The blissful irony of the design brief for Mark Cavendish’s new logo landing on the desk of two cyclists living and working in the same town as his mother is not lost on its creators, Sam Hodgson and Tom Cutting.
That a former Tour de France maillot vert should place his personal brand in the hands of designers who spend their weekends piecing together the parcours for next year’s Yorkshire Grand Depart on their regular rides through the beautiful countryside that surrounds their office in Harrogate is, however, pure coincidence.
That’s not to say the men responsible for the new visual identity of arguably the peloton’s best-known surname aren’t thrilled. They’ve had their own turn in the spotlight since the unveiling of the logo and and a controversial tag-line for its launch, and while the response to their creation hasn’t been universally positive, the client – a rider known to his public variously as Cav, the Manx Missile, the Fastest Man on Two Wheels, and now C V N D S H – is pleased.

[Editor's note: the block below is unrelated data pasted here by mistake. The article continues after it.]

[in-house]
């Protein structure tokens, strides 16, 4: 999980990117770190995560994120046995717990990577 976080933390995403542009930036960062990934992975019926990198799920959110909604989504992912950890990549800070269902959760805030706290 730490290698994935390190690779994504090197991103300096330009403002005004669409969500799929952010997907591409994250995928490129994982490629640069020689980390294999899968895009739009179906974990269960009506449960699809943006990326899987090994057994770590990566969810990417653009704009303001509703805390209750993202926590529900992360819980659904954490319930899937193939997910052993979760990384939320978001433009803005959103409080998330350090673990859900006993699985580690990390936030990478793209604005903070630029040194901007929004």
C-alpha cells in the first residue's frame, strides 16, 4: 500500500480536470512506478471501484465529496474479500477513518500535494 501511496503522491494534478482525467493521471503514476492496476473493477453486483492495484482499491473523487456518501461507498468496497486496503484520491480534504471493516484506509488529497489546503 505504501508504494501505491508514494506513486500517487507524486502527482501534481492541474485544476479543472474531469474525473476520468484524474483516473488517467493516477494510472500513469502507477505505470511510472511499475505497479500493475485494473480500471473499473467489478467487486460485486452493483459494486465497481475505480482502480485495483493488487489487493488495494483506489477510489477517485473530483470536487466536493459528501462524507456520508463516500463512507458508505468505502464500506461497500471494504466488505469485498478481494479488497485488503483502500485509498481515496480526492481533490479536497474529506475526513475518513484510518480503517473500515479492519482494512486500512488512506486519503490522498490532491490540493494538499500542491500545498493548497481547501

“He was really happy with how everything had gone down,” says Hodgson, “so it’s been a success from our point of view, for sure.”
The duo met Cavendish for the first time at the logo’s launch in London’s Covent Garden on Monday. Their description of him variously as “quiet”, “focused” and “a man of few words” may surprise those whose only prior experience of the Manx Missile is when a microphone is thrust in his face seconds after contesting a bunch sprint with 200 other riders.
The design brief, was, well, brief. “Fast, green, and modern,” is Hodgson’s summary.